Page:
NEW VINEYARD — Dozens of people of all ages packed into the New Vineyard Public Library community room Wednesday afternoon, Feb. 19, to learn about owls. The Owls of Maine presentation is part of Chewonki Foundation’s Traveling Natural History programing.

Chewonki science educator Colleen Moureaux brought skulls, talons, feathers and wings for the audience to inspect. She even brought along a few of the foundation’s owls so participants could get an up-close view of the nocturnal creatures.

Fern Bailey, 4, of New Vineyard inspects the underside of an owl wing Wednesday during a Chewonki Foundation Traveling Natural History Owls of Maine program at New Vineyard Public Library. Dee Menear/Franklin Journal

Unlike us, owls do not have eye muscles, she said. She had the audience move their eyes, but not their heads, to look up, down, left and right.

“You can see a lot without moving your head,” she said. “Now, put your hands around your eyes like binoculars. You can’t see very much, can you? That is what it’s like being an owl. It’s also why they can turn their heads so much.”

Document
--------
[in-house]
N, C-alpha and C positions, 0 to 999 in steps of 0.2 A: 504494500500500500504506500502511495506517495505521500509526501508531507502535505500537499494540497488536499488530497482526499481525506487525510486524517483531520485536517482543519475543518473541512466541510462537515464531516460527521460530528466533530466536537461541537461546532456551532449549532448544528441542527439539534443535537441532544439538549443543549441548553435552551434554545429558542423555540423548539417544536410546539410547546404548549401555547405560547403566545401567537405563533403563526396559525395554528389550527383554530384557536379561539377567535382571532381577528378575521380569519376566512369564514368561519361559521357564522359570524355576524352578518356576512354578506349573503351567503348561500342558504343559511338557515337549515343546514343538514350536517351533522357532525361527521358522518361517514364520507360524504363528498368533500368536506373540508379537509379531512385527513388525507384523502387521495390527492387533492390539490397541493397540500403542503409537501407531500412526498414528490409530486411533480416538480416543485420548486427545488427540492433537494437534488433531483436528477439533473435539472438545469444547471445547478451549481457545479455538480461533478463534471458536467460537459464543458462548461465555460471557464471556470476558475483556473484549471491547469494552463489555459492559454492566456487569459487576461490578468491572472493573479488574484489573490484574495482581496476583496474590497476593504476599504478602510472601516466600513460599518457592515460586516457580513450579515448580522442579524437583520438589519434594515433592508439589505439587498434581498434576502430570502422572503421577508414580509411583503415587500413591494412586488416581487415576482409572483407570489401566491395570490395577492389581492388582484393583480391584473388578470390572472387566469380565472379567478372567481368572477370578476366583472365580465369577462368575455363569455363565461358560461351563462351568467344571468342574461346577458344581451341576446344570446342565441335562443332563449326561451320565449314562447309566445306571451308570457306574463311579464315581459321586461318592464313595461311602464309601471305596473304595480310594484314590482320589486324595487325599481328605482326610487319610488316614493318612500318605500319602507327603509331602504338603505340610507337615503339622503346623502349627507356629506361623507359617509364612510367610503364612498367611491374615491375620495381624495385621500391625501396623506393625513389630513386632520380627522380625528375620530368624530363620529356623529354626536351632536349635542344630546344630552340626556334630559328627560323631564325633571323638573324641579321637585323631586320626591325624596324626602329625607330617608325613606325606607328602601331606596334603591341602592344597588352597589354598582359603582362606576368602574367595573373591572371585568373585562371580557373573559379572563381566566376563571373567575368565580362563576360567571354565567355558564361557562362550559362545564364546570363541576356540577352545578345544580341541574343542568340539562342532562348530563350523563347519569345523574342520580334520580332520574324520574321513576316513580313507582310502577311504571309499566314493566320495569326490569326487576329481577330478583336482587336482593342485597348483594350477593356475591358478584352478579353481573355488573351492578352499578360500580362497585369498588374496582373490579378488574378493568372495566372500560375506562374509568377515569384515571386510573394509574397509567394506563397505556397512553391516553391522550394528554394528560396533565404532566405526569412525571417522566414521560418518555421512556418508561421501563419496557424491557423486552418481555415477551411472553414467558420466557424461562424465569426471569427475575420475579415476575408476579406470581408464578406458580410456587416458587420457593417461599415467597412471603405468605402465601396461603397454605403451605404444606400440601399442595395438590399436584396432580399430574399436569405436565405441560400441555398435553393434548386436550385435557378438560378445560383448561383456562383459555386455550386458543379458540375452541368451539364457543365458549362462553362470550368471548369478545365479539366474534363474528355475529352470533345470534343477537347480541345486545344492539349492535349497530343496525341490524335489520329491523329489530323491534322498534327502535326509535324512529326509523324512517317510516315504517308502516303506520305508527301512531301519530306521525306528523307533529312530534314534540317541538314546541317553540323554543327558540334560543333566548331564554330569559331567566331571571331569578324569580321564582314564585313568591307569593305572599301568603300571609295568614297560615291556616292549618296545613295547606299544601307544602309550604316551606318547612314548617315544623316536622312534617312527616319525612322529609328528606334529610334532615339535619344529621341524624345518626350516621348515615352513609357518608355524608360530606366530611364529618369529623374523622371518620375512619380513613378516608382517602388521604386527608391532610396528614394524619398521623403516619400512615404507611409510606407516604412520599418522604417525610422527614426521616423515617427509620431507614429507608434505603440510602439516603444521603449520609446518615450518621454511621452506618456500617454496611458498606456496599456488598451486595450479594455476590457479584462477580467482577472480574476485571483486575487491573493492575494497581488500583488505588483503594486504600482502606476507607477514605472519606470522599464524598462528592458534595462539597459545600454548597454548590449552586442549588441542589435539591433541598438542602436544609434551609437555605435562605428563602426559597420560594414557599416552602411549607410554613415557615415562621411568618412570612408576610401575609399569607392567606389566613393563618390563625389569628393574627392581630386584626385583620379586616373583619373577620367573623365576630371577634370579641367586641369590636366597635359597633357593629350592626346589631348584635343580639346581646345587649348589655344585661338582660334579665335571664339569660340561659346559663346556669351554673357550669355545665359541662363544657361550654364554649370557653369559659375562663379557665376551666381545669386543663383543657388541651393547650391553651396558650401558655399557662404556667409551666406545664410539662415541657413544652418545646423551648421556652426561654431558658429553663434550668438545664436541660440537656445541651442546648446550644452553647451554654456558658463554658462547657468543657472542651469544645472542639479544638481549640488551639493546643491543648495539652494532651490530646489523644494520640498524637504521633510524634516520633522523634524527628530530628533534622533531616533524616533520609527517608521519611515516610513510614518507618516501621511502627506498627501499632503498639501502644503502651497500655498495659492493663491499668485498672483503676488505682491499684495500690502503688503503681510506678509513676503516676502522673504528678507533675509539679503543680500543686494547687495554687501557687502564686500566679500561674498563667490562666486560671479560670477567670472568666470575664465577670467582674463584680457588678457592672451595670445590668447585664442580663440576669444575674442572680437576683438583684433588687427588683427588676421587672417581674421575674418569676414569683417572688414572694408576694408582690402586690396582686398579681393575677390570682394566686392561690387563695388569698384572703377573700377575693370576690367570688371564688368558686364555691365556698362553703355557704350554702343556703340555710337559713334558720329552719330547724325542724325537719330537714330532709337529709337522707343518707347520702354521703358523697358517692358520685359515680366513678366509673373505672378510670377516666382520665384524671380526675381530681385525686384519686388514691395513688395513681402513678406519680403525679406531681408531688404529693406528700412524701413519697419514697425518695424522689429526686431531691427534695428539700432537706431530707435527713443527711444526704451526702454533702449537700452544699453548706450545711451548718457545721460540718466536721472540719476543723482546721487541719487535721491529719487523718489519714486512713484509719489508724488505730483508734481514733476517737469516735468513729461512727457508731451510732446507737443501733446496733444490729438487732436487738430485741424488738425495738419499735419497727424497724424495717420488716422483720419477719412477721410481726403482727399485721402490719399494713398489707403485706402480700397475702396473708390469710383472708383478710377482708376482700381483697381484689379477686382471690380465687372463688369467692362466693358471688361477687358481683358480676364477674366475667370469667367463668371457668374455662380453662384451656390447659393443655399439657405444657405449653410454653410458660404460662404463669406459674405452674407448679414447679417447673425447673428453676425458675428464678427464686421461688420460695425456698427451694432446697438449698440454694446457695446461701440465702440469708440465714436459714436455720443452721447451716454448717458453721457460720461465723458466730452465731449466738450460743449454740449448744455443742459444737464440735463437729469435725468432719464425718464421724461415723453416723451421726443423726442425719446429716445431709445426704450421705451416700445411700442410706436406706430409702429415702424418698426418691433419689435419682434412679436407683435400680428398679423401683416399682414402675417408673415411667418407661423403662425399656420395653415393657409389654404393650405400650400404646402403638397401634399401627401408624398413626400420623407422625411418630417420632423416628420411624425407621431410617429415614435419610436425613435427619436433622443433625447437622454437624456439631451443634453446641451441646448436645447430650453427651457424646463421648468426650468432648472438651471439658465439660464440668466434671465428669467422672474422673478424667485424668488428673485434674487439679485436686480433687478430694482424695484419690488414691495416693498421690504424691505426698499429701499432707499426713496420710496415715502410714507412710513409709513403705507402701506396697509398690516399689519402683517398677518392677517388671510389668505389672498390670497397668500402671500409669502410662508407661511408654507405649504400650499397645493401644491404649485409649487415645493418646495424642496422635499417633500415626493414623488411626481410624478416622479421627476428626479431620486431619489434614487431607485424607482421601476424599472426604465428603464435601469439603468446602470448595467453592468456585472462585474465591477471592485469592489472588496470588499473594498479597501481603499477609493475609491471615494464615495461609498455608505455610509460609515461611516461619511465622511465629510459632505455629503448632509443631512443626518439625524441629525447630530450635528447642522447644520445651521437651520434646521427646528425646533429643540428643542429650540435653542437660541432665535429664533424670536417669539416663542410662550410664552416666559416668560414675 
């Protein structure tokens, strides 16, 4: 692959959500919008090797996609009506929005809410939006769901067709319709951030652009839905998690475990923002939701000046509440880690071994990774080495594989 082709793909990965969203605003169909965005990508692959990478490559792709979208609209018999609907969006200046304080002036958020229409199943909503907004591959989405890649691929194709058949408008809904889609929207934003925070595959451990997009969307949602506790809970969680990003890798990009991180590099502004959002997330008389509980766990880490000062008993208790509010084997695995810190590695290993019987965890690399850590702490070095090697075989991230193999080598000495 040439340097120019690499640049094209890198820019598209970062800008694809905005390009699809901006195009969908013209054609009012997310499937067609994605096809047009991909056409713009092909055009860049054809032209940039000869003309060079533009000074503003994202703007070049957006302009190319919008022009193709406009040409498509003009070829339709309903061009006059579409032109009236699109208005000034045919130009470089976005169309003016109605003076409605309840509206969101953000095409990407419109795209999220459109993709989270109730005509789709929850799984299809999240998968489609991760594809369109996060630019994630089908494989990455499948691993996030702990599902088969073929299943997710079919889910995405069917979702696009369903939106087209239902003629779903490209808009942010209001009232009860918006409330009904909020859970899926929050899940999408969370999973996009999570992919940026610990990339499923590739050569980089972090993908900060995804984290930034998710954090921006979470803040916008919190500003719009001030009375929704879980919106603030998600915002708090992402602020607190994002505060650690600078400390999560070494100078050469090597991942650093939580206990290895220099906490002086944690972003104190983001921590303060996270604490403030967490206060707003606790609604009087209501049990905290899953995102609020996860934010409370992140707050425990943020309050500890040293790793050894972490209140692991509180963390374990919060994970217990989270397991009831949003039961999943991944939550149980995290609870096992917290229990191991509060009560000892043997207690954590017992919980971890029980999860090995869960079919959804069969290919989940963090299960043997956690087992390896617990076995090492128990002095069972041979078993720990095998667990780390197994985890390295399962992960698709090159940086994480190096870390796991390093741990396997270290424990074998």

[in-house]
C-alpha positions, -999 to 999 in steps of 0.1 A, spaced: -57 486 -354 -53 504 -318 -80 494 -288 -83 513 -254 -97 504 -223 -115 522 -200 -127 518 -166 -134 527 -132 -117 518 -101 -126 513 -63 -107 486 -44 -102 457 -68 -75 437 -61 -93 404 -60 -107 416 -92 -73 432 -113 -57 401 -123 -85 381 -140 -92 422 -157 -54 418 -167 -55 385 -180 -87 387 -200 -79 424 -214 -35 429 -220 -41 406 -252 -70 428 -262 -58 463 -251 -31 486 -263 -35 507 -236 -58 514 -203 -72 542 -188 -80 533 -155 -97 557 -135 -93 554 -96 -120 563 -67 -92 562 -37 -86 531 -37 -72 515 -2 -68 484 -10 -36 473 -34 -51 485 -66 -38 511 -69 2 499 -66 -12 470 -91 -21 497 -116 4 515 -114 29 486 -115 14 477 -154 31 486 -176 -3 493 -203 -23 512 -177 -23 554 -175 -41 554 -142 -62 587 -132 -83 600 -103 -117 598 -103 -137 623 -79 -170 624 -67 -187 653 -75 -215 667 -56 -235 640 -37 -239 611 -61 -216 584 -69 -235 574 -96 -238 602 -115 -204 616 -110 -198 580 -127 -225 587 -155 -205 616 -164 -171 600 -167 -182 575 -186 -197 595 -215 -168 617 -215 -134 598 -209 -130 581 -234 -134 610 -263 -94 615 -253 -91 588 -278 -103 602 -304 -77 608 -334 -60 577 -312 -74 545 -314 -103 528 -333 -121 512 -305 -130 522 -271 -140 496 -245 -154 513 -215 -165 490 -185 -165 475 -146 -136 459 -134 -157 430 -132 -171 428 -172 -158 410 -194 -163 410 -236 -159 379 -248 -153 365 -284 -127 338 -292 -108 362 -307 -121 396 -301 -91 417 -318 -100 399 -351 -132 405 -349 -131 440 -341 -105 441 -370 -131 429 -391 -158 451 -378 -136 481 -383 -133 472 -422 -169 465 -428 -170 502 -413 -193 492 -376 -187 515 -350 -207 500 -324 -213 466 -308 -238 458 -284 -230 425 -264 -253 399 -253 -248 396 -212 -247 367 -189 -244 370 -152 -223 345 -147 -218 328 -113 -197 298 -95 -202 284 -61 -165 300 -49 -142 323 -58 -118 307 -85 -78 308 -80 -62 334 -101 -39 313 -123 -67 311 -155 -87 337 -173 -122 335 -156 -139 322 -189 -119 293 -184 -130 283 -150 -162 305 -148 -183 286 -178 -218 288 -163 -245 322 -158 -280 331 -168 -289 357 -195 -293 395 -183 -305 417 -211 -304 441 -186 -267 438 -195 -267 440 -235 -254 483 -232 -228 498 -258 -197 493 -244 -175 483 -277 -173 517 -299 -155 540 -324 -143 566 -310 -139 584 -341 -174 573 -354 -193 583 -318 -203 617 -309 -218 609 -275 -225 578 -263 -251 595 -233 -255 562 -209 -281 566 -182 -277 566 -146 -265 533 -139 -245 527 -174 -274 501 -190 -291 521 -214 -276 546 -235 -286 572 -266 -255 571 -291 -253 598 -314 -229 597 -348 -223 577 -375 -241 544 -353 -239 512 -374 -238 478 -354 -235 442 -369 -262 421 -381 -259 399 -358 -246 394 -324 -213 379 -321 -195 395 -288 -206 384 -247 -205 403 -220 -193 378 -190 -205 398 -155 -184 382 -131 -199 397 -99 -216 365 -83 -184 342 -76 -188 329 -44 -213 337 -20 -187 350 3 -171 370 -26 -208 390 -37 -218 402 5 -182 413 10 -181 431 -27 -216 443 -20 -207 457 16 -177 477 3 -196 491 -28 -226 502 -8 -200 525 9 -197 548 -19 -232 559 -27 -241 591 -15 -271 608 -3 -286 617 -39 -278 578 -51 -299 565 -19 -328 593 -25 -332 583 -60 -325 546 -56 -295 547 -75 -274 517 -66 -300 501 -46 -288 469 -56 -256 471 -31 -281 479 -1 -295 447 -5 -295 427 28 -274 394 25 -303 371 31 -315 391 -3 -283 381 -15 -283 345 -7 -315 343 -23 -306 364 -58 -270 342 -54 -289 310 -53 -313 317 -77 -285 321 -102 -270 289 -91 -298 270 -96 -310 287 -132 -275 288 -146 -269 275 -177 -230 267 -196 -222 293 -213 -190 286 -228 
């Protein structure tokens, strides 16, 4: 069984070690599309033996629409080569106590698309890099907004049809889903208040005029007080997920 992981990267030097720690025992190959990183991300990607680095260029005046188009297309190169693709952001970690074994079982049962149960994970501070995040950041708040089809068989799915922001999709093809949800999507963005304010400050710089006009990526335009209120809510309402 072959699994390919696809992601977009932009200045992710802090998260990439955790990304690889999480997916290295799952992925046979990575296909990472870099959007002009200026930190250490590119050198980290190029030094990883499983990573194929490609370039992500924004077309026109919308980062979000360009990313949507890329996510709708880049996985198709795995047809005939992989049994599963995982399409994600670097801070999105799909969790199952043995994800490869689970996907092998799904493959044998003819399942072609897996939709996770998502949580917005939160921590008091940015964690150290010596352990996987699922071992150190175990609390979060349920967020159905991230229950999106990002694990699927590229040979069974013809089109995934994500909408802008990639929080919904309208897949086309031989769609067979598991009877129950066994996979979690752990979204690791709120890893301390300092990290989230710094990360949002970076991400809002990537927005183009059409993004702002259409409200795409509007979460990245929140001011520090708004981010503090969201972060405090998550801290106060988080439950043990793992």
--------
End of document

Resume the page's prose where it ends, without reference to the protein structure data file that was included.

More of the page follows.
It is a misconception that owls can turn their heads a full 360 degrees, she said. “Owls have 7 bones in their necks, we have 4. They can turn their head 270 degrees.”

Sparky observes the audience Wednesday, Feb. 19, during the Chewonki Traveling Natural History Owls of Maine program at New Vineyard Public Library.

Moureaux helped the audience identify the location of an owls ears. “The pointy things on top of the head are not its ears,” she said. Those are called horn feathers or ear tufts.”

The scientific name for the feathery tufts is plumicorns, she said. They are neither horns nor ears and their exact purpose is not known.

An owl’s ears on located on the side of its head, the left ear higher than the right. “This is helpful for telling the direction a sound is coming from,” she said.

Moureaux brought out several small owls for the audience to see but it was Sparky, a great horned owl, that captured the most attention.

Sparky has been with Chewonki for 25 years, she said. He came to the foundation after being injured from flying into a power line.

Great horned owls are the largest owl that can be found year-round in Maine, she said.

For more information about the foundation, visit chewonki.org


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